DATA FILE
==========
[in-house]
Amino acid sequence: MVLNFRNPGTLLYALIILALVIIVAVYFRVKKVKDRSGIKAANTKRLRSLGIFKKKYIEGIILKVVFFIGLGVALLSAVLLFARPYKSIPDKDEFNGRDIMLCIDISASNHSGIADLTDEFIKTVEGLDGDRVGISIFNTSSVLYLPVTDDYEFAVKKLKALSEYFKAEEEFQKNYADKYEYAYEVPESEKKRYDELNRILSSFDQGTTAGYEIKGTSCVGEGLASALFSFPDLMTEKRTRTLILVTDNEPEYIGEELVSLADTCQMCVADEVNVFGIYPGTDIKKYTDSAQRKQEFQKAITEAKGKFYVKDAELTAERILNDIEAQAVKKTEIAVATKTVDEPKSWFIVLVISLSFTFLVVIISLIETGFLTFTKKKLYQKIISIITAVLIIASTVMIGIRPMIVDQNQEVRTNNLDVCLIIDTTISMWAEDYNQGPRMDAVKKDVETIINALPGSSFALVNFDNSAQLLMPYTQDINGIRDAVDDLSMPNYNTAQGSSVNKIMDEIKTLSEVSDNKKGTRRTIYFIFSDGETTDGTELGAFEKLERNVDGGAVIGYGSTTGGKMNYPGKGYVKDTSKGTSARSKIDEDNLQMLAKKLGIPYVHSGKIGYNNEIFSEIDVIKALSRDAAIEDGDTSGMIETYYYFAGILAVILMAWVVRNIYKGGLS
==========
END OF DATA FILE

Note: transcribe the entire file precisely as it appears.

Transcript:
[in-house]
Amino acid sequence: MVLNFRNPGTLLYALIILALVIIVAVYFRVKKVKDRSGIKAANTKRLRSLGIFKKKYIEGIILKVVFFIGLGVALLSAVLLFARPYKSIPDKDEFNGRDIMLCIDISASNHSGIADLTDEFIKTVEGLDGDRVGISIFNTSSVLYLPVTDDYEFAVKKLKALSEYFKAEEEFQKNYADKYEYAYEVPESEKKRYDELNRILSSFDQGTTAGYEIKGTSCVGEGLASALFSFPDLMTEKRTRTLILVTDNEPEYIGEELVSLADTCQMCVADEVNVFGIYPGTDIKKYTDSAQRKQEFQKAITEAKGKFYVKDAELTAERILNDIEAQAVKKTEIAVATKTVDEPKSWFIVLVISLSFTFLVVIISLIETGFLTFTKKKLYQKIISIITAVLIIASTVMIGIRPMIVDQNQEVRTNNLDVCLIIDTTISMWAEDYNQGPRMDAVKKDVETIINALPGSSFALVNFDNSAQLLMPYTQDINGIRDAVDDLSMPNYNTAQGSSVNKIMDEIKTLSEVSDNKKGTRRTIYFIFSDGETTDGTELGAFEKLERNVDGGAVIGYGSTTGGKMNYPGKGYVKDTSKGTSARSKIDEDNLQMLAKKLGIPYVHSGKIGYNNEIFSEIDVIKALSRDAAIEDGDTSGMIETYYYFAGILAVILMAWVVRNIYKGGLS